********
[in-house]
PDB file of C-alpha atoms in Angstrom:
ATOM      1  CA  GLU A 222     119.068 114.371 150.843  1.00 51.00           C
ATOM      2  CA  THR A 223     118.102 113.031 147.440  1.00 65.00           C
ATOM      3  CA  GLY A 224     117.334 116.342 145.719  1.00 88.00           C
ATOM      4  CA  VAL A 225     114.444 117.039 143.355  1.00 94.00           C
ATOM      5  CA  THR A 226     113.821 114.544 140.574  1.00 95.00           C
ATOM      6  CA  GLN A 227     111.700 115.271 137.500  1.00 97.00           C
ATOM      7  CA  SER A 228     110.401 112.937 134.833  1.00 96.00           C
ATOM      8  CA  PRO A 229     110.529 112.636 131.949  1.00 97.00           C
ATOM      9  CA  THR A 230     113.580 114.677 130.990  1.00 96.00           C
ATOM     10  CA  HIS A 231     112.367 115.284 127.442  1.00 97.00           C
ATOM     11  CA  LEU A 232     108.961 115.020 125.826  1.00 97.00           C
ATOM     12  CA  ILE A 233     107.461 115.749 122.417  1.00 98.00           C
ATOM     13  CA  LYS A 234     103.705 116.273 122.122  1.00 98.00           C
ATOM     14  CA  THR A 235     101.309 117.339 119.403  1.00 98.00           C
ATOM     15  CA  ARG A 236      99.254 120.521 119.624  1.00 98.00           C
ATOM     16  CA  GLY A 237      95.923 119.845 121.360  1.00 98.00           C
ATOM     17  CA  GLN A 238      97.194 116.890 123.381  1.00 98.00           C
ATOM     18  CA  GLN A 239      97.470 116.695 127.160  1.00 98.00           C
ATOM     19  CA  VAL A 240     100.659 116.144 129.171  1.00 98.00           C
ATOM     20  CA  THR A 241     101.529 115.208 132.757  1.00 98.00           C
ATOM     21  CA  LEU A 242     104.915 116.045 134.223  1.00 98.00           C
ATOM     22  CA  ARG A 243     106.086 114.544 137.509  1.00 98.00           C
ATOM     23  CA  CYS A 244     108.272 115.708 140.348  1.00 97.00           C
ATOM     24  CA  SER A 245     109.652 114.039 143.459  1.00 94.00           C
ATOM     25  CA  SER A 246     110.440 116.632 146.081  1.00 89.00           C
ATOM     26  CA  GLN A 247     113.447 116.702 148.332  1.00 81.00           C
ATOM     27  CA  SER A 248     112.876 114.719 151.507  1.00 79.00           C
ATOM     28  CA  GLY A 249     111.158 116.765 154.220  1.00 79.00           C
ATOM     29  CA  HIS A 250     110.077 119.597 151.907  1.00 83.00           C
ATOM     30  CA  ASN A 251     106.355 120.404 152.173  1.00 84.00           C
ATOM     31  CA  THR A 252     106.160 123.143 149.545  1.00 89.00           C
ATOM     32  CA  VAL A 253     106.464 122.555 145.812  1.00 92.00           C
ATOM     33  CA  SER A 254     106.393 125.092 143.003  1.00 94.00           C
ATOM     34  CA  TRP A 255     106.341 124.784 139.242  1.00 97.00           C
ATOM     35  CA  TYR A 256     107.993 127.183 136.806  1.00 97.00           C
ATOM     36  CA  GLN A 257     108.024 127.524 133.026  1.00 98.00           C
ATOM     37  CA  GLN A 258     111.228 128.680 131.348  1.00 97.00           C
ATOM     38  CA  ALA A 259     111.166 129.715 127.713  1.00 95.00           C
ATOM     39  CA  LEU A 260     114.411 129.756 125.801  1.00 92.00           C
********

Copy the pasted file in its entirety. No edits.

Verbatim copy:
[in-house]
PDB file of C-alpha atoms in Angstrom:
ATOM      1  CA  GLU A 222     119.068 114.371 150.843  1.00 51.00           C
ATOM      2  CA  THR A 223     118.102 113.031 147.440  1.00 65.00           C
ATOM      3  CA  GLY A 224     117.334 116.342 145.719  1.00 88.00           C
ATOM      4  CA  VAL A 225     114.444 117.039 143.355  1.00 94.00           C
ATOM      5  CA  THR A 226     113.821 114.544 140.574  1.00 95.00           C
ATOM      6  CA  GLN A 227     111.700 115.271 137.500  1.00 97.00           C
ATOM      7  CA  SER A 228     110.401 112.937 134.833  1.00 96.00           C
ATOM      8  CA  PRO A 229     110.529 112.636 131.949  1.00 97.00           C
ATOM      9  CA  THR A 230     113.580 114.677 130.990  1.00 96.00           C
ATOM     10  CA  HIS A 231     112.367 115.284 127.442  1.00 97.00           C
ATOM     11  CA  LEU A 232     108.961 115.020 125.826  1.00 97.00           C
ATOM     12  CA  ILE A 233     107.461 115.749 122.417  1.00 98.00           C
ATOM     13  CA  LYS A 234     103.705 116.273 122.122  1.00 98.00           C
ATOM     14  CA  THR A 235     101.309 117.339 119.403  1.00 98.00           C
ATOM     15  CA  ARG A 236      99.254 120.521 119.624  1.00 98.00           C
ATOM     16  CA  GLY A 237      95.923 119.845 121.360  1.00 98.00           C
ATOM     17  CA  GLN A 238      97.194 116.890 123.381  1.00 98.00           C
ATOM     18  CA  GLN A 239      97.470 116.695 127.160  1.00 98.00           C
ATOM     19  CA  VAL A 240     100.659 116.144 129.171  1.00 98.00           C
ATOM     20  CA  THR A 241     101.529 115.208 132.757  1.00 98.00           C
ATOM     21  CA  LEU A 242     104.915 116.045 134.223  1.00 98.00           C
ATOM     22  CA  ARG A 243     106.086 114.544 137.509  1.00 98.00           C
ATOM     23  CA  CYS A 244     108.272 115.708 140.348  1.00 97.00           C
ATOM     24  CA  SER A 245     109.652 114.039 143.459  1.00 94.00           C
ATOM     25  CA  SER A 246     110.440 116.632 146.081  1.00 89.00           C
ATOM     26  CA  GLN A 247     113.447 116.702 148.332  1.00 81.00           C
ATOM     27  CA  SER A 248     112.876 114.719 151.507  1.00 79.00           C
ATOM     28  CA  GLY A 249     111.158 116.765 154.220  1.00 79.00           C
ATOM     29  CA  HIS A 250     110.077 119.597 151.907  1.00 83.00           C
ATOM     30  CA  ASN A 251     106.355 120.404 152.173  1.00 84.00           C
ATOM     31  CA  THR A 252     106.160 123.143 149.545  1.00 89.00           C
ATOM     32  CA  VAL A 253     106.464 122.555 145.812  1.00 92.00           C
ATOM     33  CA  SER A 254     106.393 125.092 143.003  1.00 94.00           C
ATOM     34  CA  TRP A 255     106.341 124.784 139.242  1.00 97.00           C
ATOM     35  CA  TYR A 256     107.993 127.183 136.806  1.00 97.00           C
ATOM     36  CA  GLN A 257     108.024 127.524 133.026  1.00 98.00           C
ATOM     37  CA  GLN A 258     111.228 128.680 131.348  1.00 97.00           C
ATOM     38  CA  ALA A 259     111.166 129.715 127.713  1.00 95.00           C
ATOM     39  CA  LEU A 260     114.411 129.756 125.801  1.00 92.00           C